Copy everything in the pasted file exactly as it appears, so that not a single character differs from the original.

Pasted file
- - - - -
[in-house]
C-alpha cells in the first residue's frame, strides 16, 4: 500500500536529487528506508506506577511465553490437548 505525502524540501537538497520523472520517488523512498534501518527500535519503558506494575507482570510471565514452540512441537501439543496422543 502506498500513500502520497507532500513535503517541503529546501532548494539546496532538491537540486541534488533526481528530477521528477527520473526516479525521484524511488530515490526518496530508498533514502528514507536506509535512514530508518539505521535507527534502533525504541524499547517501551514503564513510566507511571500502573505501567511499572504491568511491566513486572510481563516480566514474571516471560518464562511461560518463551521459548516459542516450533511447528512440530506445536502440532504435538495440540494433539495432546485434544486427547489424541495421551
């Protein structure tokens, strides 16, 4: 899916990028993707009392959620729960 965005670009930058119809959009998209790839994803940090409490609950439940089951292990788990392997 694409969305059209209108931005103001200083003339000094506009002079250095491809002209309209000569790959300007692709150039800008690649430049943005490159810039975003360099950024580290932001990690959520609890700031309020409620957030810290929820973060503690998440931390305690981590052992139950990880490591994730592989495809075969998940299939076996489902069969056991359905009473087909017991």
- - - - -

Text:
[in-house]
C-alpha cells in the first residue's frame, strides 16, 4: 500500500536529487528506508506506577511465553490437548 505525502524540501537538497520523472520517488523512498534501518527500535519503558506494575507482570510471565514452540512441537501439543496422543 502506498500513500502520497507532500513535503517541503529546501532548494539546496532538491537540486541534488533526481528530477521528477527520473526516479525521484524511488530515490526518496530508498533514502528514507536506509535512514530508518539505521535507527534502533525504541524499547517501551514503564513510566507511571500502573505501567511499572504491568511491566513486572510481563516480566514474571516471560518464562511461560518463551521459548516459542516450533511447528512440530506445536502440532504435538495440540494433539495432546485434544486427547489424541495421551
């Protein structure tokens, strides 16, 4: 899916990028993707009392959620729960 965005670009930058119809959009998209790839994803940090409490609950439940089951292990788990392997 694409969305059209209108931005103001200083003339000094506009002079250095491809002209309209000569790959300007692709150039800008690649430049943005490159810039975003360099950024580290932001990690959520609890700031309020409620957030810290929820973060503690998440931390305690981590052992139950990880490591994730592989495809075969998940299939076996489902069969056991359905009473087909017991």